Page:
NDP premier Glen Clark resigned Aug. 21, 1999 over accusations of giving preferential treatment to a friend who was seeking a casino licence. Clark was acquitted in B.C. Supreme Court three years later. Dan Miller was the unanimous choice of caucus as the caretaker premier until the Feb. 24, 2000 election of Ujjal Dosanjh as the NDP leader at the party's Vancouver convention. Gordon Campbell and the BC Liberals, however, won 77 of 79 seats in the May 2001 election.

Clark's apparent leadership crisis comes after the failure to cut the NDP's lead in opinion polls. An Ipsos-Reid poll on reaction to the budget found 47 per cent disapproved and 72 per cent did not believe the Liberals' claim that it would be balanced. Angus Reid Public Opinion found the throne speech had no effect on voters, as the NDP increased its lead over the Liberals by one per cent to 16 per cent.

Minister Pat Bell is under fire after a Liberal supporter complained he was unfairly treated in bidding for the Wood Innovation and Design Centre in Prince George. Brian Fehr claimed Bell told him his company would be shortlisted. Fairness monitor Jane Shackell ruled the complaint was outside her mandate.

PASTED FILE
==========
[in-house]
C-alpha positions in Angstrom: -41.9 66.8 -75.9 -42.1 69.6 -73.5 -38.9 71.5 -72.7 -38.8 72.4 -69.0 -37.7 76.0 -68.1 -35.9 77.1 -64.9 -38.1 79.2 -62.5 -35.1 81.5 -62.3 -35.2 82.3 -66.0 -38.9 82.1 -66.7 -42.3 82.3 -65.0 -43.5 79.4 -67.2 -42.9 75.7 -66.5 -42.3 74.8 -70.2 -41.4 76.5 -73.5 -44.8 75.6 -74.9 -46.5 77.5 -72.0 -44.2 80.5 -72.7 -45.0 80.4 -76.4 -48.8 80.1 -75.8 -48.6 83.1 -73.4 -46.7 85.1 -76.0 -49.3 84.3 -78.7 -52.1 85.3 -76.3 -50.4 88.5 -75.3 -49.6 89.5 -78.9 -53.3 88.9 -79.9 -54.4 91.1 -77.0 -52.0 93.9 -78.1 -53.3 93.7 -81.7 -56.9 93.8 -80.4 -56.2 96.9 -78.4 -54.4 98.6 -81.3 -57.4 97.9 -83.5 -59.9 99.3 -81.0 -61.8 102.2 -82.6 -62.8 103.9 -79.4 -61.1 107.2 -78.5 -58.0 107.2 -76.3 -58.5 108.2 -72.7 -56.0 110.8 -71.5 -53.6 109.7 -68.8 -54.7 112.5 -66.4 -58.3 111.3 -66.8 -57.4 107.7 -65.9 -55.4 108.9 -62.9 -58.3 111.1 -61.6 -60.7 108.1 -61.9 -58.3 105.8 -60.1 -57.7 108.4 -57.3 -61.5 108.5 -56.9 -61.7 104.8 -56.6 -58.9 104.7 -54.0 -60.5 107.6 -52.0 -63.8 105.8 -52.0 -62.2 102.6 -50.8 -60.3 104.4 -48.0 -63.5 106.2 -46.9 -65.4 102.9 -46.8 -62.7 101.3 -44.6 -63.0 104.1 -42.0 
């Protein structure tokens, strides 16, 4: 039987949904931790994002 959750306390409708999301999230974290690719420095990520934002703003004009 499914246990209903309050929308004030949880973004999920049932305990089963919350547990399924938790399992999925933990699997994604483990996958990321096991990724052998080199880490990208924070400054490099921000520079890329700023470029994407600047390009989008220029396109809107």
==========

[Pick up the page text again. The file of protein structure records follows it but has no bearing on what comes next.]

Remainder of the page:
Shackell, also the fairness monitor on the awarding of the Evergreen Line contract to SNC-Lavalin, donated $700 to the B.C. Liberals on April 24, 2009. Fehr and his company BID Construction Ltd. donated almost $123,000 to the Liberals between 2005 and 2011. On Feb. 29, 2012, he donated $50,000 to the NDP through Nechako Construction.

The government is already facing a variety of investigations, from the RCMP probe of health ministry data breaches to a conflict of interest investigation into Clark’s role in the privatization of B.C. Rail. Information and Privacy Commissioner Elizabeth Denham is scheduled to release a report Monday into the Liberals' claim that no records exist in response to numerous FOI requests.

Vancouver-based reporter Bob Mackin regularly contributes to The Tyee. Find his previous Tyee articles here.